The fear of the unknown keeps many people away from their annual exams, however, the process is quite routine and will go something like this: Your Independent Doctor of Optometry could start the eye exam with questions about your general health and lifestyle to tailor the exam to your specific eye health needs. Then, he or she typically will perform an eye exam that measures:
Exams, diagnosis, treatments and management of diseases or disorder of the visual system is done by an optometrist, who is a state-licensed healthcare professional. If you have any questions about your eye exam or the process of eye care, ask your Independent Doctor of Optometry.The optometrist typically will provide:
If you have other eye problems, the optometrist also might treat (or refer you for further treatment for) eye infections, red eyes, or dry eyes.
You should understand your eye test results and each step taken to ensure you receive quality vision care. If an irregularity is discovered during the exam process, the optometrist might suggest remedial treatment, or refer you to an appropriate specialist. Remember to schedule another visit within the next year (or as recommended).
An exam might reveal that prescription eyeglasses or contacts are needed, and your optomistrist will provide you with the appropriate prescription upon discussing your preference. If you chose contacts, it's recommended you still have a pair of eyeglasses as a backup.
With children growing at such rapid rates, early detection of issues is key to preventing later eye problems. For this reason, it’s recommended that children have their eyes examined at least annually, or as recommended by your doctor,* even if they don't indicate that there are any problems. Protect your child’s eyes by starting eye care at a young age.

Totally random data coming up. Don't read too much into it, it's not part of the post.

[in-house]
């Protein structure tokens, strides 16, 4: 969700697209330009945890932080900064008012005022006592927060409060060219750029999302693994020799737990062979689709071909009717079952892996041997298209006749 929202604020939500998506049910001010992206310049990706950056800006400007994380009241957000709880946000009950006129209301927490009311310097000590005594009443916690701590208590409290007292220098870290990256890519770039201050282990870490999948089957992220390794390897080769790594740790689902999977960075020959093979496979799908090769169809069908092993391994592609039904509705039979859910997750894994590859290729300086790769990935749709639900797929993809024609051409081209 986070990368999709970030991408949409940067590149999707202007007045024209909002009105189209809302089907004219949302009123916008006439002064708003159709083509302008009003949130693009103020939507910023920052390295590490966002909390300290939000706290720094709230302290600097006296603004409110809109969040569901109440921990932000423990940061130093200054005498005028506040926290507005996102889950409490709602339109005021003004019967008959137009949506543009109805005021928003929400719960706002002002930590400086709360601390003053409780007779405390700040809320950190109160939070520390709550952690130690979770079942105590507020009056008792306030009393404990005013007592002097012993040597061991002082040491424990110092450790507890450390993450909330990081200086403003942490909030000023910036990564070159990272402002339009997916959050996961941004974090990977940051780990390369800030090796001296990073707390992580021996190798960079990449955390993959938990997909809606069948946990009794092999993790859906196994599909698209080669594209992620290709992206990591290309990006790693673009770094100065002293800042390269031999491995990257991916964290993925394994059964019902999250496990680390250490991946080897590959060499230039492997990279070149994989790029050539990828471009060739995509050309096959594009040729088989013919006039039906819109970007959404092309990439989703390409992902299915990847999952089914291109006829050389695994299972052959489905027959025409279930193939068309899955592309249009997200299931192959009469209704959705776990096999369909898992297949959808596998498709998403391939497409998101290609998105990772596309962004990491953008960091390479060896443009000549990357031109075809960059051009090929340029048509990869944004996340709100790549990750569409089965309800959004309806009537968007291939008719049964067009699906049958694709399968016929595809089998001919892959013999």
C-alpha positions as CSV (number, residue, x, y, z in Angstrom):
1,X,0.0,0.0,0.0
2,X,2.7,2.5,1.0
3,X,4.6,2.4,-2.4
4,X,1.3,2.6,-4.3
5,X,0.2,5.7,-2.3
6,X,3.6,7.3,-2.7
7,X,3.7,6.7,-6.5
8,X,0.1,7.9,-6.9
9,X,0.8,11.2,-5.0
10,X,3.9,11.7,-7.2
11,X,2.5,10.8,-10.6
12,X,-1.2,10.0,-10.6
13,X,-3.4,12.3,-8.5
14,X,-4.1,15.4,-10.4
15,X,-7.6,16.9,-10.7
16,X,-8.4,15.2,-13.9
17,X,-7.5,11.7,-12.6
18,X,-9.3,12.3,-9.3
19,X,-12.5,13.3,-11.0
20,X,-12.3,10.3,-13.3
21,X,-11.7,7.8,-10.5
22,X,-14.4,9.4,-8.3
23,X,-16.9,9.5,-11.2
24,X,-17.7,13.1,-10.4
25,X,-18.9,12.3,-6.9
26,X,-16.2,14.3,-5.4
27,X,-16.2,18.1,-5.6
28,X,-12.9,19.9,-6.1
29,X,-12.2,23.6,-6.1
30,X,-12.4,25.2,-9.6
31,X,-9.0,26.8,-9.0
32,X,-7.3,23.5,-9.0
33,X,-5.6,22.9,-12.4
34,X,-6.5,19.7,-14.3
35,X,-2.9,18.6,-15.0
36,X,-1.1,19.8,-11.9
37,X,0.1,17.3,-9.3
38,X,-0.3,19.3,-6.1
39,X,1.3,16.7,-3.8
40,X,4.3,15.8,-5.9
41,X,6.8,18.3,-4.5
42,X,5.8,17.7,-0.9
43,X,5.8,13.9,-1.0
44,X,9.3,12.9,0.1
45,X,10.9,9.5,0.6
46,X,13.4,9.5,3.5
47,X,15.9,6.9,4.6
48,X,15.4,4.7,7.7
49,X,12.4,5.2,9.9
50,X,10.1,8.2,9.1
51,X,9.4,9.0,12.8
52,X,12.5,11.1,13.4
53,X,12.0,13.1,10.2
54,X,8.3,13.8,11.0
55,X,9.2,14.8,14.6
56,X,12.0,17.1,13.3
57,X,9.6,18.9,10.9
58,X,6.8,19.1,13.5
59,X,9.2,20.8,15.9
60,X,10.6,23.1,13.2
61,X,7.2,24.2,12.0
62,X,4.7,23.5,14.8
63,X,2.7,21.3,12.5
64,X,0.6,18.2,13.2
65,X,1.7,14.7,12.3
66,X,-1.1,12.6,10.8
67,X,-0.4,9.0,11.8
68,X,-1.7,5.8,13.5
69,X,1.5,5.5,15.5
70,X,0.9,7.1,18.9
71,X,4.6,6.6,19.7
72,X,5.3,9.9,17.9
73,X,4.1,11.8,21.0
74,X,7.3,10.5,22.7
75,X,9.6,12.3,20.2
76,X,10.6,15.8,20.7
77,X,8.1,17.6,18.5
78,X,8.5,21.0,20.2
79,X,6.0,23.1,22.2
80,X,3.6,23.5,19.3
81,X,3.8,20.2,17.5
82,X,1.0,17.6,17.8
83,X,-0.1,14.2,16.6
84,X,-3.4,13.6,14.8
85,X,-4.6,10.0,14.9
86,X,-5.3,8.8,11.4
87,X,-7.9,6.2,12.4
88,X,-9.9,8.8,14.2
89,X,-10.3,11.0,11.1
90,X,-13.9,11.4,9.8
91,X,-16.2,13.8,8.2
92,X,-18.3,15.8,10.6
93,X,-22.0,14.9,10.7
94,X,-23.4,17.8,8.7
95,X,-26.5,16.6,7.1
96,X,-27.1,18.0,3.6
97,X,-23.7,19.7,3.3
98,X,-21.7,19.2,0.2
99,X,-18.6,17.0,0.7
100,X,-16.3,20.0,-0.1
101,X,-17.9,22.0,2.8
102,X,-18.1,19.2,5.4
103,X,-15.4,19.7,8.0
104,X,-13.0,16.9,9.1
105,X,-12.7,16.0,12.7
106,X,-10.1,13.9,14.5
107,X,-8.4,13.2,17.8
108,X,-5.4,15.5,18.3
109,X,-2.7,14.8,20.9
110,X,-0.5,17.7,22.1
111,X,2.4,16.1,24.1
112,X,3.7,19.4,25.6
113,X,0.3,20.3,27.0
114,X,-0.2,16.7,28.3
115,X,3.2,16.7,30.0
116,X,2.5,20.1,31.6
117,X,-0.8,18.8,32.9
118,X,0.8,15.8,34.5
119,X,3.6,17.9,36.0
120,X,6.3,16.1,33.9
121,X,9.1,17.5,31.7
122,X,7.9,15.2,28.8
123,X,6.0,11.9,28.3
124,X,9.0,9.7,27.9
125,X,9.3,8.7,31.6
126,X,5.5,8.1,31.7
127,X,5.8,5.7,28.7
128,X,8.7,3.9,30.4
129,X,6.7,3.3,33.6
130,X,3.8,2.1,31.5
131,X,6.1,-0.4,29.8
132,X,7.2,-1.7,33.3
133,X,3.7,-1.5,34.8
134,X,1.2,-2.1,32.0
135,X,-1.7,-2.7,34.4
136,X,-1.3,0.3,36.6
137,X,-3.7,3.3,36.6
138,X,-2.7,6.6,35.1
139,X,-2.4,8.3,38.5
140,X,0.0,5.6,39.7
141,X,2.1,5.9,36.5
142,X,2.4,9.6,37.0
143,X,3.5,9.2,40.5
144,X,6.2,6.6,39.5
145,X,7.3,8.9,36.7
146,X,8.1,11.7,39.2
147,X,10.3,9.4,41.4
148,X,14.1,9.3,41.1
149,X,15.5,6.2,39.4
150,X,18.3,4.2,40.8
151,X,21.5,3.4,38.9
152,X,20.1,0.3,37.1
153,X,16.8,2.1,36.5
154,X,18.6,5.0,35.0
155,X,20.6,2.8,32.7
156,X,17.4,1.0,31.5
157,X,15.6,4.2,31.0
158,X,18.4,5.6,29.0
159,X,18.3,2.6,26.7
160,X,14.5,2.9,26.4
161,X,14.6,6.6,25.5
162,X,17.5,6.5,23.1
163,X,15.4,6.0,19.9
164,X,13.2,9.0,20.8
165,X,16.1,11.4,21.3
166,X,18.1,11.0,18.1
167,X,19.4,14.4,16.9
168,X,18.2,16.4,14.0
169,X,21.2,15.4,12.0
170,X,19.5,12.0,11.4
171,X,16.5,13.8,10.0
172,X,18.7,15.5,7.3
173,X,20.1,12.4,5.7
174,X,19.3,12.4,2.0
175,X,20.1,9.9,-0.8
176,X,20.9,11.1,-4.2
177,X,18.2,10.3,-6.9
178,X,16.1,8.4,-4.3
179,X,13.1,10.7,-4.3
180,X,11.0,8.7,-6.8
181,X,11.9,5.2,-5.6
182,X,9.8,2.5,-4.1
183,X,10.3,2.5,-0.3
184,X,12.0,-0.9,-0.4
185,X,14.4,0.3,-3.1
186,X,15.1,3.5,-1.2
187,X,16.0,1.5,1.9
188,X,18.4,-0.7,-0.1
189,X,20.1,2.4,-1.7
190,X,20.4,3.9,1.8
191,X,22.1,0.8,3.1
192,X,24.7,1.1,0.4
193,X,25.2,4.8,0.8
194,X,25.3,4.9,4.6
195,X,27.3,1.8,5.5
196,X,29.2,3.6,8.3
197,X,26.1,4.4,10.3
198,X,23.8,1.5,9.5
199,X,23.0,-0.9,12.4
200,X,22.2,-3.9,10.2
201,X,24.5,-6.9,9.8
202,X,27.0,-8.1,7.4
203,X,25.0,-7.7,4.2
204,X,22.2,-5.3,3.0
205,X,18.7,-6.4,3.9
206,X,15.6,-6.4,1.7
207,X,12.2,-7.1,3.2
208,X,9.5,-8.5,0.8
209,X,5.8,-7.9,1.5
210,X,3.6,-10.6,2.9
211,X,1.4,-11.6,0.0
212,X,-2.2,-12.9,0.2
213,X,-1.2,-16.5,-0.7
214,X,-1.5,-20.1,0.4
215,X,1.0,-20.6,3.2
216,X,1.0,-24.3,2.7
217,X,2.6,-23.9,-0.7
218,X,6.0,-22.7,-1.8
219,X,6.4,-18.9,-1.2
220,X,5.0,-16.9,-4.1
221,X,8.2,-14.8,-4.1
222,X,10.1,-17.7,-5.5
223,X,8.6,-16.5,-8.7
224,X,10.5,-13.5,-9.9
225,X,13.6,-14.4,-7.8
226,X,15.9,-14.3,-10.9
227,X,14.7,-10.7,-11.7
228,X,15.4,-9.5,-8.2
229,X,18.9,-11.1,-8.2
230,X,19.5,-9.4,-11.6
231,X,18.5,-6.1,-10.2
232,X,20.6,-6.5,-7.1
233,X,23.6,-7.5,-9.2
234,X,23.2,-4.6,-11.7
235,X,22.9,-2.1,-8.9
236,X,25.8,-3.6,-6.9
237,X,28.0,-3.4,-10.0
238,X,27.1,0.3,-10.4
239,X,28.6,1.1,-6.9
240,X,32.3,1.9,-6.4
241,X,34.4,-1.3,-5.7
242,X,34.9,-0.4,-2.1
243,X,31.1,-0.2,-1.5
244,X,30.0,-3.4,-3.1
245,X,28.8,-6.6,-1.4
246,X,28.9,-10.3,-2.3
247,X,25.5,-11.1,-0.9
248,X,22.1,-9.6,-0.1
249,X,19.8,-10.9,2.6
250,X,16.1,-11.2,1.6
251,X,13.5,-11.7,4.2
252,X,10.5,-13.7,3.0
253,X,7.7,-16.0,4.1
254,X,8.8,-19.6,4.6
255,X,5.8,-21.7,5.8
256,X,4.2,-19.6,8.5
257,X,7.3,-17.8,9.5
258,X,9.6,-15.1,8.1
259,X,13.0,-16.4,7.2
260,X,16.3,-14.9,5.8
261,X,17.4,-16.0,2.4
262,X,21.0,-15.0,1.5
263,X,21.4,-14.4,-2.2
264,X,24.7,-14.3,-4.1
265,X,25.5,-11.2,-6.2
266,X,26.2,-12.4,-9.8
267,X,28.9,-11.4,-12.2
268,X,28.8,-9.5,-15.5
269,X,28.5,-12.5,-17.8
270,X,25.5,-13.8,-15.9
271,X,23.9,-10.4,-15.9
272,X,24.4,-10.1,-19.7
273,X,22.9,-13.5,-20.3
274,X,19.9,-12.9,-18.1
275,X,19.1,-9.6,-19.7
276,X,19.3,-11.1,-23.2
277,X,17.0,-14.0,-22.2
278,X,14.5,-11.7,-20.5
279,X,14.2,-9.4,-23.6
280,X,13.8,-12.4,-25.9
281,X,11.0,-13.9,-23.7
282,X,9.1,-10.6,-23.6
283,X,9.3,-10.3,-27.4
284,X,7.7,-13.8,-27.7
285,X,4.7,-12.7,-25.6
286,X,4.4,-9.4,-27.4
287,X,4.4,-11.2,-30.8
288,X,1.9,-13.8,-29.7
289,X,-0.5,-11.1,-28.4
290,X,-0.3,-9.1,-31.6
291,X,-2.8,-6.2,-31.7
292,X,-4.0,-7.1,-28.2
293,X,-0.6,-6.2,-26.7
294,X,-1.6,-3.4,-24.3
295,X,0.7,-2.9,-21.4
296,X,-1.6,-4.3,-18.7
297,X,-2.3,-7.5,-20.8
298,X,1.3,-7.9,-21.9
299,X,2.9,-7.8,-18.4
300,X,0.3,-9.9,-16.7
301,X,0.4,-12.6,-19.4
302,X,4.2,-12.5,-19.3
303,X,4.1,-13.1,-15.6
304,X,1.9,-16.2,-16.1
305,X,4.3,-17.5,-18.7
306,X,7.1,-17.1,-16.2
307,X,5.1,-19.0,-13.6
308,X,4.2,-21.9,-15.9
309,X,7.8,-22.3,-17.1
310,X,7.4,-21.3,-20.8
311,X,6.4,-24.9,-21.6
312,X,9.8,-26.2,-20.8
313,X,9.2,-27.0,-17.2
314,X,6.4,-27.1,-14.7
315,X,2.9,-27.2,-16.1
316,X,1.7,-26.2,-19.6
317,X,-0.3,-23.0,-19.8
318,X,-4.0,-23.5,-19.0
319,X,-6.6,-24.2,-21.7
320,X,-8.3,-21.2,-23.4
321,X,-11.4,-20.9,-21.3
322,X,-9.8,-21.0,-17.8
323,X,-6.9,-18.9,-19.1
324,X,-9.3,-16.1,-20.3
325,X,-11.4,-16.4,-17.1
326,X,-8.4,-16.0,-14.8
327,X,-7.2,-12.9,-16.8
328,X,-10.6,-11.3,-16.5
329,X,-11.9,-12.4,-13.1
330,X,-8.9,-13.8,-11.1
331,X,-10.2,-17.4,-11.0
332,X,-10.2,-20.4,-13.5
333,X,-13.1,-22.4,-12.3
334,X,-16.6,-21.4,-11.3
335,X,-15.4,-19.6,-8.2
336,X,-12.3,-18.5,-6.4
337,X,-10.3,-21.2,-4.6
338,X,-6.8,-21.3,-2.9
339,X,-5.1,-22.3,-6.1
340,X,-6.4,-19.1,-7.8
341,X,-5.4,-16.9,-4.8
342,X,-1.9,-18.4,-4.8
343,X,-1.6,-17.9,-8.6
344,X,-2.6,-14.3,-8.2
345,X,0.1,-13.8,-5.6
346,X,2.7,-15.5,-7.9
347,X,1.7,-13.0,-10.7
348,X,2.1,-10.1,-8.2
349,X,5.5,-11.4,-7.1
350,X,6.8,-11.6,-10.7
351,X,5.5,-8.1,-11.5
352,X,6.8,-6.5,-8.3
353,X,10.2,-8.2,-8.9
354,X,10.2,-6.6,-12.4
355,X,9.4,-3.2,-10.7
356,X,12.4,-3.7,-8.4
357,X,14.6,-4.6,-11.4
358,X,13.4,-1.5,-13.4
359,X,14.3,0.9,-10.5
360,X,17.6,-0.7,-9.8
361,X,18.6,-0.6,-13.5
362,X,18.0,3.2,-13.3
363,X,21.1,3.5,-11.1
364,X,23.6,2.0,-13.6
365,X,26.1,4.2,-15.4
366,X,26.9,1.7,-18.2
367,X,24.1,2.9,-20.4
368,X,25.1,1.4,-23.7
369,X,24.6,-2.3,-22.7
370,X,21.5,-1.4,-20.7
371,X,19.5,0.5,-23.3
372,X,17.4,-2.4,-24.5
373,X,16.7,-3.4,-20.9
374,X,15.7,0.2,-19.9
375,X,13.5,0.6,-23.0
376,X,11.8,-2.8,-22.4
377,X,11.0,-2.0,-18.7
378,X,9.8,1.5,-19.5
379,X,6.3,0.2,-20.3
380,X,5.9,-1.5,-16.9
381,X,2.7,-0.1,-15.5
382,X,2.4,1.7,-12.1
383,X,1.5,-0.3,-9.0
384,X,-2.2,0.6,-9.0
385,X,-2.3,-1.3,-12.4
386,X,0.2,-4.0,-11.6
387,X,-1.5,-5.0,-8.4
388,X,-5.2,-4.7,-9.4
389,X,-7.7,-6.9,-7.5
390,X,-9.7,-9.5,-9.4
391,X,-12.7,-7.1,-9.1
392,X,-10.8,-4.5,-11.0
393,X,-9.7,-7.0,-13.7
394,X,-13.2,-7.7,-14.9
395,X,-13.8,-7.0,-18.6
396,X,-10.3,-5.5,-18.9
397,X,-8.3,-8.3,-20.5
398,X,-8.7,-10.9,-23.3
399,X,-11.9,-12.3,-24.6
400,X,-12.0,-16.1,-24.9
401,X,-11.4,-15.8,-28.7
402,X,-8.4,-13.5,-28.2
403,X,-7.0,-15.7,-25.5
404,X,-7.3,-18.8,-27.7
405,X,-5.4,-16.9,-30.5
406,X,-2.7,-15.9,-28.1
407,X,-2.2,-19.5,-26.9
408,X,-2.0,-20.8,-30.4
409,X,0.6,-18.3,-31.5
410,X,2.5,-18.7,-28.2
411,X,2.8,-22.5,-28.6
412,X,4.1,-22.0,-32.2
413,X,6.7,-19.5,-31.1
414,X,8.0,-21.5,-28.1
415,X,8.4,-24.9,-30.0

|Birth to 24 months
|By 6 months of age, or as recommended
|2 to 5 years
|At 3 years of age
|6 years and older
|Before first grade, and annually thereafter
Children are adaptable and often don’t know any better when it comes to their vision. For parents this means it’s key to notice various behaviors that would indicate eye issues or vision problems. Does your child squint? Rub or blink their eyes a lot? Slightly cross-eyed? Vision problems require early detection to keep them from progressing and regular eye exams can protect your children from such risks.For children's vision problems, here are some key signals:
Even if your child is not due for an appointment, schedule one if you notice any of these warning signs. Having your child's eyes examined annually, or as recommended by your doctor, is important to help prevent any children's vision problems from progressing.
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